Chip Industry Week In Review


Absolics, an affiliate of Korea materials company SKC, will receive up to $75 million in direct funding under the U.S. CHIPS Act for the construction of a 120,000 square-foot facility in Covington, Georgia, for glass substrates in advanced packaging. imec will host a €2.5 billion (~$2.72B) pilot line for researching chips beyond 2nm, partially funded through the EU Chips Act. imec CEO Luc ... » read more

Chip Industry Week In Review


By Adam Kovac, Gregory Haley, and Liz Allan. The U.S. government released a 61-page report, titled "National Strategy on Microelectronics Research,” by the Subcommittee On Microelectronics Leadership. It provides a framework for government, industry, academia, and international allies to address four major goals. Synopsys  acquired Intrinsic ID, which develops physical unclonable func... » read more

2023: A Good Year For Semiconductors


Looking back, 2023 has had more than its fair share of surprises, but who were the winners and losers? The good news is that by the end of the year, almost everyone was happy. That is not how we exited 2022, where there was overcapacity, inventories had built up in many parts of the industry, and few sectors — apart from data centers — were seeing much growth. The supposed new leaders we... » read more

Chip Industry Week In Review


By Jesse Allen, Karen Heyman, and Liz Allan The U.S. Department of Defense (DOD) announced $238 million in awards toward establishing eight regional innovation hubs under the CHIPS and Science Act. The hubs aim to accelerate hardware prototyping and "lab-to-fab" transition of semiconductor technologies for secure edge/IoT, 5G/6G, AI hardware, quantum technology, electromagnetic warfare, and ... » read more

Week In Review: Auto, Security, Pervasive Computing


Hyundai, Samsung Catalyst Fund, and others invested a combined $100 million in Canada-based Tenstorrent to accelerate the design and development of AI chiplets and machine-learning software and allow the integration of AI into future Hyundai, Kia, and Genesis vehicles, plus other future mobilities such as robotics and advanced air mobility (AAM). The National Highway Traffic Safety Administr... » read more

Week In Review: Auto, Security, Pervasive Computing


Tesla will recall 362,000 U.S. vehicles over Full Self-Driving (FSD) Beta software after the National Highway Traffic Safety Administration (NHTSA) found that the cars sometimes have unsafe behavior around intersections when using the FSD Beta system. Examples are “traveling straight through an intersection while in a turn-only lane, entering a stop sign-controlled intersection without coming... » read more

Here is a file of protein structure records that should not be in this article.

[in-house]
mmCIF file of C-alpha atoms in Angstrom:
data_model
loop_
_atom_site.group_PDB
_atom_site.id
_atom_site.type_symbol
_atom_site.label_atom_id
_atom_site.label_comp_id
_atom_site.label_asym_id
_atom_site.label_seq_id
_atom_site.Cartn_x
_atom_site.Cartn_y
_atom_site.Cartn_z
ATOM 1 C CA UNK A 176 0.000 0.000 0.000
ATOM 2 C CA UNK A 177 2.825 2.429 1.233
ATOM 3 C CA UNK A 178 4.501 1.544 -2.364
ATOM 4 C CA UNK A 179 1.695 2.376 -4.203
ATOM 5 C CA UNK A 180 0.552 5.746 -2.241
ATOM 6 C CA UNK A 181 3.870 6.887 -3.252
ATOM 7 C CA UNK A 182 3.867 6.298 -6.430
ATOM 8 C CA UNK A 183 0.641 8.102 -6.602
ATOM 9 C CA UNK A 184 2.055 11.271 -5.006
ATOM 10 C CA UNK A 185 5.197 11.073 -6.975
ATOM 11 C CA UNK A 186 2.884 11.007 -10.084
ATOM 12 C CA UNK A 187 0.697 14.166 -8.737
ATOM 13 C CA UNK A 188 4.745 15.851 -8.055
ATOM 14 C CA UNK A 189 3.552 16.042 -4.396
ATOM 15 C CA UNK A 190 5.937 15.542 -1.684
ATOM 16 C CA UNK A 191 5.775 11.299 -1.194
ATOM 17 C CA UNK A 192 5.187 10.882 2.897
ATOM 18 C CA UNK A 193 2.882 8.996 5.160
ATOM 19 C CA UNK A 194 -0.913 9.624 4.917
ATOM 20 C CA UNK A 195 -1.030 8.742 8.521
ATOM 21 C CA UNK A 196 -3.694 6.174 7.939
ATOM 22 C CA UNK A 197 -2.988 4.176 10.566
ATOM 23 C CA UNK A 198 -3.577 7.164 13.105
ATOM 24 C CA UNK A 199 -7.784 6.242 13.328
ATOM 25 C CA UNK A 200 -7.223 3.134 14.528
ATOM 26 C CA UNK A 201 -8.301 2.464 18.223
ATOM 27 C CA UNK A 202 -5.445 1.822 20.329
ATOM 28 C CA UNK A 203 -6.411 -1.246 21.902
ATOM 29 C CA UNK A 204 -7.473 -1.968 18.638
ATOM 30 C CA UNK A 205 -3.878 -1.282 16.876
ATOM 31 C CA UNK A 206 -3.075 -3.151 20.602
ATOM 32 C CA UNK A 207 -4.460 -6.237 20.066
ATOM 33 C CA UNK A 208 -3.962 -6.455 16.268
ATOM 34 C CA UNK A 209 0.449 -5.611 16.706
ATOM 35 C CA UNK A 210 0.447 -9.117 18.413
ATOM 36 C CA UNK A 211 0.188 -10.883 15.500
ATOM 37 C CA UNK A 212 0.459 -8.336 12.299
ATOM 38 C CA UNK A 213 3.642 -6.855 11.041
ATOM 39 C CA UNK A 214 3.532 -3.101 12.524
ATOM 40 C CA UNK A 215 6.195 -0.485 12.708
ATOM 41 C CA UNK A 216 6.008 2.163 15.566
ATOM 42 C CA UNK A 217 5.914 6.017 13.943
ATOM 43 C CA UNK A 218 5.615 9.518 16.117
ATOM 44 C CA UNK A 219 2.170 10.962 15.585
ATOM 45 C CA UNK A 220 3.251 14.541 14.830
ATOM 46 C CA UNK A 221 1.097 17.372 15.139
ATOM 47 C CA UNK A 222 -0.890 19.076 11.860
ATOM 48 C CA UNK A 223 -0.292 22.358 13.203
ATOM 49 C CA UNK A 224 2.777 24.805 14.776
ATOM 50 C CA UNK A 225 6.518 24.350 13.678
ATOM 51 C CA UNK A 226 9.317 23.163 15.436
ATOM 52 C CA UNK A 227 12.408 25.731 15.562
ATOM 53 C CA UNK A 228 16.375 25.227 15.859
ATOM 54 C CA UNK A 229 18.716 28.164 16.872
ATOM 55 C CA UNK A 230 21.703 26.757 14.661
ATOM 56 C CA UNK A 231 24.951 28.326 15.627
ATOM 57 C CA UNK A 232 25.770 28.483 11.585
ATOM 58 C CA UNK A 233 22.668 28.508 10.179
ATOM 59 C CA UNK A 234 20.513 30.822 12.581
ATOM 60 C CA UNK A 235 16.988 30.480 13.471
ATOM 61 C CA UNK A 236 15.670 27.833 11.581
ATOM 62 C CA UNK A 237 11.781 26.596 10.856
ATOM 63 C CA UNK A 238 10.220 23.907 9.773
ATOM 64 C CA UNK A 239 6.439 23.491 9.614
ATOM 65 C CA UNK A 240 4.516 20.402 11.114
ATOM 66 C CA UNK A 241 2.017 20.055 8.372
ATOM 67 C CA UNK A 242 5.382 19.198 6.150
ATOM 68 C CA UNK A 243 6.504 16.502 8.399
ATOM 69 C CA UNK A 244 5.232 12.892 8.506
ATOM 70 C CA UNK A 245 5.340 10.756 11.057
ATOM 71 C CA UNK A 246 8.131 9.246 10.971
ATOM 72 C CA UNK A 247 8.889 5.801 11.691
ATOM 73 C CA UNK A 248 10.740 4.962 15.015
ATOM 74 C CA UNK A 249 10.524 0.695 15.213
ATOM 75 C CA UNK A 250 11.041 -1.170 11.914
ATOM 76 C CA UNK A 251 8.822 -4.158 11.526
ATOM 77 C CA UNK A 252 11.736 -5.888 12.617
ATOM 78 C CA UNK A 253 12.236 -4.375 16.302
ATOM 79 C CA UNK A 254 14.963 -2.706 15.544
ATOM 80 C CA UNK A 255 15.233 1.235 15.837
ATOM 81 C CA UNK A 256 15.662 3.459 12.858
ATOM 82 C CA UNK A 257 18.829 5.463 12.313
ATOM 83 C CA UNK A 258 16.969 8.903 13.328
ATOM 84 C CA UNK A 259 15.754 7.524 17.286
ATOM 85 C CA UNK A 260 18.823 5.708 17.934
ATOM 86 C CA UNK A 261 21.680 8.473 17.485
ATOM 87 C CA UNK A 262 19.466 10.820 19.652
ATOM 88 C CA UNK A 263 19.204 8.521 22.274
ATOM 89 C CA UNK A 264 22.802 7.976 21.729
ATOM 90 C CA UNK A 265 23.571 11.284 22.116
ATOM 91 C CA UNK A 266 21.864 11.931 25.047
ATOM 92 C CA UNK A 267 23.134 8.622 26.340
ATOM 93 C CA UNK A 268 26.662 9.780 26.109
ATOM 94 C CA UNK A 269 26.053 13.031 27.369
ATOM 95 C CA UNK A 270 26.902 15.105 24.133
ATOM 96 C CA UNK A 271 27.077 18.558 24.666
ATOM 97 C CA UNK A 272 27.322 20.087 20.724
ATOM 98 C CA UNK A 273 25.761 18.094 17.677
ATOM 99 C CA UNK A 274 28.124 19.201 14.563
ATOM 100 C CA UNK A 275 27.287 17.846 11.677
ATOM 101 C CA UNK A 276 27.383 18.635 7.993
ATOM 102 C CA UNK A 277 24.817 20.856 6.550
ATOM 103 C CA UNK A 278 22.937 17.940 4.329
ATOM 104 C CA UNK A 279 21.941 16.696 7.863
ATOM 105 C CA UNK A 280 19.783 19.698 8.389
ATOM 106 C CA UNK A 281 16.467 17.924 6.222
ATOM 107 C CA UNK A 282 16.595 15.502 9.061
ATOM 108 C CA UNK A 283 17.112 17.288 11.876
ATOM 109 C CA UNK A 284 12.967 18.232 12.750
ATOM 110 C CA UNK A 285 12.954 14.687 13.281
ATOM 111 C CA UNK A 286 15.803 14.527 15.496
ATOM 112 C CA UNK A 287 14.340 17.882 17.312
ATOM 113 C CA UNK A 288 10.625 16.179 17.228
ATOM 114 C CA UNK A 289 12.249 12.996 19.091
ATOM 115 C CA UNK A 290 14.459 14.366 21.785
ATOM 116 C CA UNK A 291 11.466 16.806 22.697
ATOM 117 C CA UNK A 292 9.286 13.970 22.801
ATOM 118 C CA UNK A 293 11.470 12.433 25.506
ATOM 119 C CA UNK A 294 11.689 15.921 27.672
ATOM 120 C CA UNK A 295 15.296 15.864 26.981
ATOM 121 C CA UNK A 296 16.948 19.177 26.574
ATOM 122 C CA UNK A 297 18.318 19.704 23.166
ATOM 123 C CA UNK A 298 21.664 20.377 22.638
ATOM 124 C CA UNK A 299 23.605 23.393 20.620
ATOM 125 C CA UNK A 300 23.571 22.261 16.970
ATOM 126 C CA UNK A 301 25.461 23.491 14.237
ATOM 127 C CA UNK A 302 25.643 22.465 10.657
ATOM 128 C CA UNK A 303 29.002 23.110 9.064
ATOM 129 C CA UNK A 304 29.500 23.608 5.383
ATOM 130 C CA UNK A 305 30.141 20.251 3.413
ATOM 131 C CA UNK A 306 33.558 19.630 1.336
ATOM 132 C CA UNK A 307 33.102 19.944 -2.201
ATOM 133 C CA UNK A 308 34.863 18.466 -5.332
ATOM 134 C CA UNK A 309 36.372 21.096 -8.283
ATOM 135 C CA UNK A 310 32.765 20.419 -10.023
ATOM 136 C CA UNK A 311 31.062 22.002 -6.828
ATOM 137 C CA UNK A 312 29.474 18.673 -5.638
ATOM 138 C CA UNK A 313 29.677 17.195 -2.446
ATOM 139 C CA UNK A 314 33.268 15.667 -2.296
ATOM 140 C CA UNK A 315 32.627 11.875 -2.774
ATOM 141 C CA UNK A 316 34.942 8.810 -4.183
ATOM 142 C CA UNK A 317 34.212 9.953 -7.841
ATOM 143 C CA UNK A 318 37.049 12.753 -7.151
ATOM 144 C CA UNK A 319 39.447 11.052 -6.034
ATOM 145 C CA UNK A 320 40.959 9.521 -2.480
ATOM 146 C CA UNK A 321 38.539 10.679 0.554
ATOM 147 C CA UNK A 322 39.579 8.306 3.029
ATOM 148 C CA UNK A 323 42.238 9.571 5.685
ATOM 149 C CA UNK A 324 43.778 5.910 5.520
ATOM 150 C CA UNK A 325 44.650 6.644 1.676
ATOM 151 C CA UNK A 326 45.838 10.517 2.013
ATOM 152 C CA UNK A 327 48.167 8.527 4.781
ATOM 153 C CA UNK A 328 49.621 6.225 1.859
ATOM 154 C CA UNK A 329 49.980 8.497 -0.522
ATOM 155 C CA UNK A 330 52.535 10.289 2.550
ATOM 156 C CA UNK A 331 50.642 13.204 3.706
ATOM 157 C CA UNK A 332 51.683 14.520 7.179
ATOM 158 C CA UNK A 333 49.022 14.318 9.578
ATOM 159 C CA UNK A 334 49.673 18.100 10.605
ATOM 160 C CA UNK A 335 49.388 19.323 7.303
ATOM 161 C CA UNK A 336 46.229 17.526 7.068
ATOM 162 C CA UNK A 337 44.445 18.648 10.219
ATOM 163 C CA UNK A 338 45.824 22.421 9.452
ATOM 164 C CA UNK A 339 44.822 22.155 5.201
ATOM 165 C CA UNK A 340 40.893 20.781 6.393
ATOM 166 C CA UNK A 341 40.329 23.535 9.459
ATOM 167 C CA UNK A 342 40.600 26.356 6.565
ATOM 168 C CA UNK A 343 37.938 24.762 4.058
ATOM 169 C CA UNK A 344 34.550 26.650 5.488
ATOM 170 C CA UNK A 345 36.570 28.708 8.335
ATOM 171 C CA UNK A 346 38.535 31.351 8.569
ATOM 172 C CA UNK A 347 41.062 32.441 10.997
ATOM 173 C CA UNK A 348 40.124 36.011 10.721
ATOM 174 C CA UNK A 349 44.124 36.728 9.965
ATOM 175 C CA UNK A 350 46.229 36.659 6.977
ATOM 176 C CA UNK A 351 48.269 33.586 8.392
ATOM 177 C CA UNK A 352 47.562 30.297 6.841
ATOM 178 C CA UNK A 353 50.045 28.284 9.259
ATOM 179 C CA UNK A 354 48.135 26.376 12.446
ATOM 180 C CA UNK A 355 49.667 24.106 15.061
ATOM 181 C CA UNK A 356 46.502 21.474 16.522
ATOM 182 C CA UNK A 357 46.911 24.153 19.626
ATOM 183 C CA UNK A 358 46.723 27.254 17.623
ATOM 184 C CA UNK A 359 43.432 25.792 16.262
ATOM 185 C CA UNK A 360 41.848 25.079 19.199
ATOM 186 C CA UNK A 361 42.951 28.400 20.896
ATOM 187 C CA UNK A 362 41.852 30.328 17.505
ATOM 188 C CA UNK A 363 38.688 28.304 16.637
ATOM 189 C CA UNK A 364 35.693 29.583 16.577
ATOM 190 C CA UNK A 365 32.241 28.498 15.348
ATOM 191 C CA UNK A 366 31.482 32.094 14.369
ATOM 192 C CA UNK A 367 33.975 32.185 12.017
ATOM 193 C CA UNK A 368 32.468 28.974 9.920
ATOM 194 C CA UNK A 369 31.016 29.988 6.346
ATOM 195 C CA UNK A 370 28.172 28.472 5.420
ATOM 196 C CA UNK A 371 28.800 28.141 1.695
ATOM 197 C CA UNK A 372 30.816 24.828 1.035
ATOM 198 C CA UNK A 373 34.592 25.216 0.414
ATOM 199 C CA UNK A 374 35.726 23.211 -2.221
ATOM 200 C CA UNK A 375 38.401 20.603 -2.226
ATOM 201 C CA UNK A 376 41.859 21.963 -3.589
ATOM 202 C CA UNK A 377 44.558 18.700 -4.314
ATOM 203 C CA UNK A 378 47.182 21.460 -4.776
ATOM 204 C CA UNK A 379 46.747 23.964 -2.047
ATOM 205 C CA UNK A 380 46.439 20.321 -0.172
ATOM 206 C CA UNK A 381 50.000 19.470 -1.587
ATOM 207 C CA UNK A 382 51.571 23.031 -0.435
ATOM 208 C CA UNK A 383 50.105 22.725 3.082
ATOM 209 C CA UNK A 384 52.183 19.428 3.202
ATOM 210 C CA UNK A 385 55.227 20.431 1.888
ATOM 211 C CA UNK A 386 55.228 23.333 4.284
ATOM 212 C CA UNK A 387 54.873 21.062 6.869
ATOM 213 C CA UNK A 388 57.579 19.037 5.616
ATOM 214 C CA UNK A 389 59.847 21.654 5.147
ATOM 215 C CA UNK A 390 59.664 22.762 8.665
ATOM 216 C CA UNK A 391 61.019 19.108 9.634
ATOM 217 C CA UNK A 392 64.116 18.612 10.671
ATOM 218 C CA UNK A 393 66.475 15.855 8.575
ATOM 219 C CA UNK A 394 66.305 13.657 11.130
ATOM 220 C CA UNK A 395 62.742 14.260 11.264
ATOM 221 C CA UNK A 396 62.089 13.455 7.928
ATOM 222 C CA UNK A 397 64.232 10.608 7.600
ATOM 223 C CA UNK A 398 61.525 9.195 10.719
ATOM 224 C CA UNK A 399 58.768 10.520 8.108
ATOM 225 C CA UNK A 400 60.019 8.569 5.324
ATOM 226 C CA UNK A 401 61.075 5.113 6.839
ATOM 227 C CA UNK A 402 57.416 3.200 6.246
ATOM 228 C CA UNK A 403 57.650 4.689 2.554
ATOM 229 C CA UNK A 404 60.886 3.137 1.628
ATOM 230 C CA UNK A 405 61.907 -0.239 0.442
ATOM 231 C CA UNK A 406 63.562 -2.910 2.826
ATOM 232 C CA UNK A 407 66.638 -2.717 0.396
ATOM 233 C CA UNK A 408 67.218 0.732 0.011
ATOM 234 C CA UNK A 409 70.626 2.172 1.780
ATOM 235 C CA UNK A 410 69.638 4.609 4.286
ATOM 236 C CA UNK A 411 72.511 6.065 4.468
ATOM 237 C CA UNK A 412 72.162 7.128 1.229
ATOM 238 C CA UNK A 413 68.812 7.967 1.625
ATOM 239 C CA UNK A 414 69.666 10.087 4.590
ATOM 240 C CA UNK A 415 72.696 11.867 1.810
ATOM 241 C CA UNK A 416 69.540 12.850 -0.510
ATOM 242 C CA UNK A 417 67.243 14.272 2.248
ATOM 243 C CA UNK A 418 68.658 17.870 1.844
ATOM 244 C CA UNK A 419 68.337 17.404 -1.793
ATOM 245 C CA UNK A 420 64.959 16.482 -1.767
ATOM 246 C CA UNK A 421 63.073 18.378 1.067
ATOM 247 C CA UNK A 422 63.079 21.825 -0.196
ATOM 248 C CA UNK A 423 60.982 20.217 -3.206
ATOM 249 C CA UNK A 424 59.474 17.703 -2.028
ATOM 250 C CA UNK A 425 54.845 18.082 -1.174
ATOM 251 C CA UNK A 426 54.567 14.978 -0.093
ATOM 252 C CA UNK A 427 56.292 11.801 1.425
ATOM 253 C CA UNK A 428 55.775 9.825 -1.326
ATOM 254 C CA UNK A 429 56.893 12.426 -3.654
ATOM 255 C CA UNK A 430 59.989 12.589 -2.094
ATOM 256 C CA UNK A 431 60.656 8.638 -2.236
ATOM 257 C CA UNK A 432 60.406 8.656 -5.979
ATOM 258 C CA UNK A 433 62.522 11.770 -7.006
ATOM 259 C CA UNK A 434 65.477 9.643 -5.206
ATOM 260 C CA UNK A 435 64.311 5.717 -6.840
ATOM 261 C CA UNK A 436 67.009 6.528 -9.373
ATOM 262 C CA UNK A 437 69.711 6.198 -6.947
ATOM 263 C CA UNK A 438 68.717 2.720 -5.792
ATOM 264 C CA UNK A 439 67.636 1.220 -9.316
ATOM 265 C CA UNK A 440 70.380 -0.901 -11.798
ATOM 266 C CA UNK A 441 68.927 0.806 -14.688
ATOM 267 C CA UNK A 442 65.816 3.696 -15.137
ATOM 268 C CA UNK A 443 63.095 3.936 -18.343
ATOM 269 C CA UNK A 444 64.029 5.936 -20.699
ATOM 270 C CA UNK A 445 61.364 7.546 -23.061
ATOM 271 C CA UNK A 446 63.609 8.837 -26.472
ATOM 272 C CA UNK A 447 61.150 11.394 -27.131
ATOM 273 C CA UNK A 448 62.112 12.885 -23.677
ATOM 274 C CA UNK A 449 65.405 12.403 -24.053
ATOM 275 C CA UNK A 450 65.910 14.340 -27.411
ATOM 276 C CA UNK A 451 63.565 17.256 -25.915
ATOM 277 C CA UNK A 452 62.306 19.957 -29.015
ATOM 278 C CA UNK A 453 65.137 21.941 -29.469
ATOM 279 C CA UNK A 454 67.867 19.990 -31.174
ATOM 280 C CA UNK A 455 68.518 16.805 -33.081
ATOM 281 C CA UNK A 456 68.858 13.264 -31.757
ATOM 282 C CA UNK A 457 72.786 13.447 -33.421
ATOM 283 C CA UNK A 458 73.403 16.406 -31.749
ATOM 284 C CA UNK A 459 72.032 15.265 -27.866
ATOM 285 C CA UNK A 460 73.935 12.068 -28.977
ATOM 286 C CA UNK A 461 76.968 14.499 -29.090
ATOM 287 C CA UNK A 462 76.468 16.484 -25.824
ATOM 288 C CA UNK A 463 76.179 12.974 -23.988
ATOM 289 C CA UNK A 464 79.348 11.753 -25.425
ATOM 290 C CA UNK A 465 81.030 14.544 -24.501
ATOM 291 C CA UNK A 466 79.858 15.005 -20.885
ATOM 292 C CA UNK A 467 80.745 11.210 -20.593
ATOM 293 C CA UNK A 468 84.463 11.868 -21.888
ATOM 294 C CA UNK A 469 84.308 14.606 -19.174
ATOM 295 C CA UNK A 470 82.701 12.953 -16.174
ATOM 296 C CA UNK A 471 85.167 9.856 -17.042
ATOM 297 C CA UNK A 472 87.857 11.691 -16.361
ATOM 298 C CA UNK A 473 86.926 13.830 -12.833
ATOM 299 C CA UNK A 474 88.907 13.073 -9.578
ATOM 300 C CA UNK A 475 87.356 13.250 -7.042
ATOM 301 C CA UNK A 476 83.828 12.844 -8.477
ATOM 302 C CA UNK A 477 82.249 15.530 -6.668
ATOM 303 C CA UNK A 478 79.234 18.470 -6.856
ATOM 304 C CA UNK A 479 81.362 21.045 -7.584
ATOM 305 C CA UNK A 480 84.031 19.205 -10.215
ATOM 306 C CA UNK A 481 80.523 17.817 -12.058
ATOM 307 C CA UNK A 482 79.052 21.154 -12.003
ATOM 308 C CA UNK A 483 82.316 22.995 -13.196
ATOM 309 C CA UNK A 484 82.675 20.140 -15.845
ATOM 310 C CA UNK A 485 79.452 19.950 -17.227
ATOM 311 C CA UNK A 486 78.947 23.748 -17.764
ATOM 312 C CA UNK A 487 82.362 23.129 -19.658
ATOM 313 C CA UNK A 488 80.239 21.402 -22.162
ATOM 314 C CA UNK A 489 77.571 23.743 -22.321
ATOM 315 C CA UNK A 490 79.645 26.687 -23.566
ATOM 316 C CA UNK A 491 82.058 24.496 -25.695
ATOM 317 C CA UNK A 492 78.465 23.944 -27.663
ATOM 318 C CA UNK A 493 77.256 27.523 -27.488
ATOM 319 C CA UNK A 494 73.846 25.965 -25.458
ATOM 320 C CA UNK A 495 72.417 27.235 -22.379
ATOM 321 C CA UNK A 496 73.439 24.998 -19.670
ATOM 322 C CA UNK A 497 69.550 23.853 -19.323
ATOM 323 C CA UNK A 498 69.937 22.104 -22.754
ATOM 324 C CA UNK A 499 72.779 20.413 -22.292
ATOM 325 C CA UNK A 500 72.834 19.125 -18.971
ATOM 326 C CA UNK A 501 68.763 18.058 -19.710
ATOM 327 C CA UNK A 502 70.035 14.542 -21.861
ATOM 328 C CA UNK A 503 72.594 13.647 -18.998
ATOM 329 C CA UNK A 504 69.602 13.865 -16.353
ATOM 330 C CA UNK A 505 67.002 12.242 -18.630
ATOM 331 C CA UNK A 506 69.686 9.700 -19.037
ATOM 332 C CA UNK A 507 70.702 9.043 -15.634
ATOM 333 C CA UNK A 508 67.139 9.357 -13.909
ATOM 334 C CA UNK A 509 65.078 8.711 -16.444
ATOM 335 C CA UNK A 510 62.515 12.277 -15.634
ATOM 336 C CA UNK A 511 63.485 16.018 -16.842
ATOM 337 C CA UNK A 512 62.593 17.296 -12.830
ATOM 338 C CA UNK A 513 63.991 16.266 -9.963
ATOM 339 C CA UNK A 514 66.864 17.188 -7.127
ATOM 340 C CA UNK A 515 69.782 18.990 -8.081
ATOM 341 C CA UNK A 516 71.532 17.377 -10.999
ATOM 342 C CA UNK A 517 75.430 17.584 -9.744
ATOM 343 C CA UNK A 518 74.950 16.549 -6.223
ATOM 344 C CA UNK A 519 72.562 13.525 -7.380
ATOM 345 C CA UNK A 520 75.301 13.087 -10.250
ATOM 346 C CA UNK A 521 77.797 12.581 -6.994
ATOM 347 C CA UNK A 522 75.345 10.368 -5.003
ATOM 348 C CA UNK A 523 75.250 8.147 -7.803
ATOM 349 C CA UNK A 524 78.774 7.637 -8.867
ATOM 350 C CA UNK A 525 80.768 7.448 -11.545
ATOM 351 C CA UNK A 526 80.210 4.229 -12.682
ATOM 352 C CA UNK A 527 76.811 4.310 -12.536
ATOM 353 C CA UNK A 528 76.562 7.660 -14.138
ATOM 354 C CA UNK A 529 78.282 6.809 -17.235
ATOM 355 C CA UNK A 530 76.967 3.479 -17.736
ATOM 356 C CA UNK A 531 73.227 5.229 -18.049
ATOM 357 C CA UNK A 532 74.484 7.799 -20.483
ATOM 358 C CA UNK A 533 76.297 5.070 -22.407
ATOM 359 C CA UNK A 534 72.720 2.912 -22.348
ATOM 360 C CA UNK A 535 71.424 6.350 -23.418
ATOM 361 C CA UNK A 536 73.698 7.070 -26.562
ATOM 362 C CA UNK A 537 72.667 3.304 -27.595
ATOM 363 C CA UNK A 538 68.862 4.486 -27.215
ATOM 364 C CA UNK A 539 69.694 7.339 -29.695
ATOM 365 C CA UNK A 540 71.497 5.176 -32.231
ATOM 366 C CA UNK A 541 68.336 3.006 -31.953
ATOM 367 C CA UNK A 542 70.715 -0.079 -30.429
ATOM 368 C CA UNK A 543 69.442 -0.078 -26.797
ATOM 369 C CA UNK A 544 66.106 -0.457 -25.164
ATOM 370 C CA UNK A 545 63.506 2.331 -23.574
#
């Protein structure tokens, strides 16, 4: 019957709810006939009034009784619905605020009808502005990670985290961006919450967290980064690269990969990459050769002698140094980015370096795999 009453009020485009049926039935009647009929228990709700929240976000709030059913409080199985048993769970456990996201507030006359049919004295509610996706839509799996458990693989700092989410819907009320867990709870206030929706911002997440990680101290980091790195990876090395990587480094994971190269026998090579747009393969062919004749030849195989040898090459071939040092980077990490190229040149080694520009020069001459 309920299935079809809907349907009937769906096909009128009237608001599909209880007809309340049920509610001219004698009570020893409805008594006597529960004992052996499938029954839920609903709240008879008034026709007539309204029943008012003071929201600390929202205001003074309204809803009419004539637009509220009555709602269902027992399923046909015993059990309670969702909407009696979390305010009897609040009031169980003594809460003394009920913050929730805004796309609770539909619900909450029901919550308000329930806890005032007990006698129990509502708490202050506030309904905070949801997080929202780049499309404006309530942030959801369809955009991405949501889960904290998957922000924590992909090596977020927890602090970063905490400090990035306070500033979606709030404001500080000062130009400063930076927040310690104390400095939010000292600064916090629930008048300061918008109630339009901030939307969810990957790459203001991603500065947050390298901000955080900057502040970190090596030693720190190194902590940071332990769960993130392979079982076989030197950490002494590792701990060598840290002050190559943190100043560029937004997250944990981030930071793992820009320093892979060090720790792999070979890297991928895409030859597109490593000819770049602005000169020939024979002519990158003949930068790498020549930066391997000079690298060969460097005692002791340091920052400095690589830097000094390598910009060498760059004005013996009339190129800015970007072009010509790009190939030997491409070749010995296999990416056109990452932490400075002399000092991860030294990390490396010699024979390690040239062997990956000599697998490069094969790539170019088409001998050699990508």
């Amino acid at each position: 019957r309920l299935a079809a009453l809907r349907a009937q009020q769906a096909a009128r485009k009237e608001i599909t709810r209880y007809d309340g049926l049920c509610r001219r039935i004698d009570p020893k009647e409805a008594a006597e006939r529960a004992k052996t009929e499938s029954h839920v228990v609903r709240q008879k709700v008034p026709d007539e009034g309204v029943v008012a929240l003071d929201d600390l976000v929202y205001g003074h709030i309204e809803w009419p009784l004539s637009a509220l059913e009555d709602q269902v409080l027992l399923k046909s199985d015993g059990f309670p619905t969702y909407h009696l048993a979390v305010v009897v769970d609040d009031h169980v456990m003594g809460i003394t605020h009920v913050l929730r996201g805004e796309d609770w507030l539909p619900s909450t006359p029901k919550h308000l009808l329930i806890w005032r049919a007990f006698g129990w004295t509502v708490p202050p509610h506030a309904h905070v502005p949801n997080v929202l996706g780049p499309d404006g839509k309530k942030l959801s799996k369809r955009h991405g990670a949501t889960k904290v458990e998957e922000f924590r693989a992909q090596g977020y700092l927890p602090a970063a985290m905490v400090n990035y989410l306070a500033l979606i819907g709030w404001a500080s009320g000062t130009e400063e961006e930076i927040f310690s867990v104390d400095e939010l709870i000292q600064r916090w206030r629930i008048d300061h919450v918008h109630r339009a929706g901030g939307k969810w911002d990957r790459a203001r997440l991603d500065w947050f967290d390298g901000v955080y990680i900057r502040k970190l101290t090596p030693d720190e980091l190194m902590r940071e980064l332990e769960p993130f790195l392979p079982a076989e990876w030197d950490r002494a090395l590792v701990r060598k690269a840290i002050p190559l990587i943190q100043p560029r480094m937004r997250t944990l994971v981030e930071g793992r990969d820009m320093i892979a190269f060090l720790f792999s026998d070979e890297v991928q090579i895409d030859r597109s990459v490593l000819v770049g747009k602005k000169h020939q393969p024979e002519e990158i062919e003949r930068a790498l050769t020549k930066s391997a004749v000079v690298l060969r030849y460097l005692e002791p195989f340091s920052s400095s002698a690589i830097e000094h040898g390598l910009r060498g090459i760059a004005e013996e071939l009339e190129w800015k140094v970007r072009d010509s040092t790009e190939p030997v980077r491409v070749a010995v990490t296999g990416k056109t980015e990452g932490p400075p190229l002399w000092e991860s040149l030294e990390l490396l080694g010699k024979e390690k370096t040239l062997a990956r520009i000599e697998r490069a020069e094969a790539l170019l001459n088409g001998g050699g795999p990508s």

Week In Review: Design, Low Power


Arteris IP uncorked its initial public offering this week, a rare occurrence for a semiconductor IP vendor over the past couple decades. The stock began trading on the Nasdaq Global Market on Wednesday under the ticker symbol AIP, gaining more than 40% on its first day. Tools Codasip updated its Studio processor design toolset. Version 9.1 includes an expanded bus support with full AXI for ... » read more

The Week In Review: Design/IoT


Tools Aldec updated its emulation and simulation acceleration software package for high speed prototyping boards, adding a SCE-MI Pipes-based flow for streaming large amounts of data, and a 30% speed increase for all emulation modes. Plus, Aldec's mixed-language FPGA design and simulation platform now includes a complete coverage analysis package for FPGA and ASIC designers with the addition... » read more

Masters Of Abstraction


Good system designers are a unique breed. While it's easy enough to distinguish the traits that define a good one from a weak one, it's much harder to determine who possesses those traits before they are put to the test, or whether or how they can be taught. However, there is definitely a particular perspective that good system designers hold in common. The key is the ability to work with ma... » read more

The Big Shift


The number of chipmakers that truly can differentiate their products by moving to the next process node is falling, and that pool will continue to shrink even further over the next few years. Processor companies such as Intel and IBM always will benefit from scaling and architectural changes. So will GPU companies such as Nvidia, and FPGA vendors such as Xilinx, Microsemi and Altera (now par... » read more

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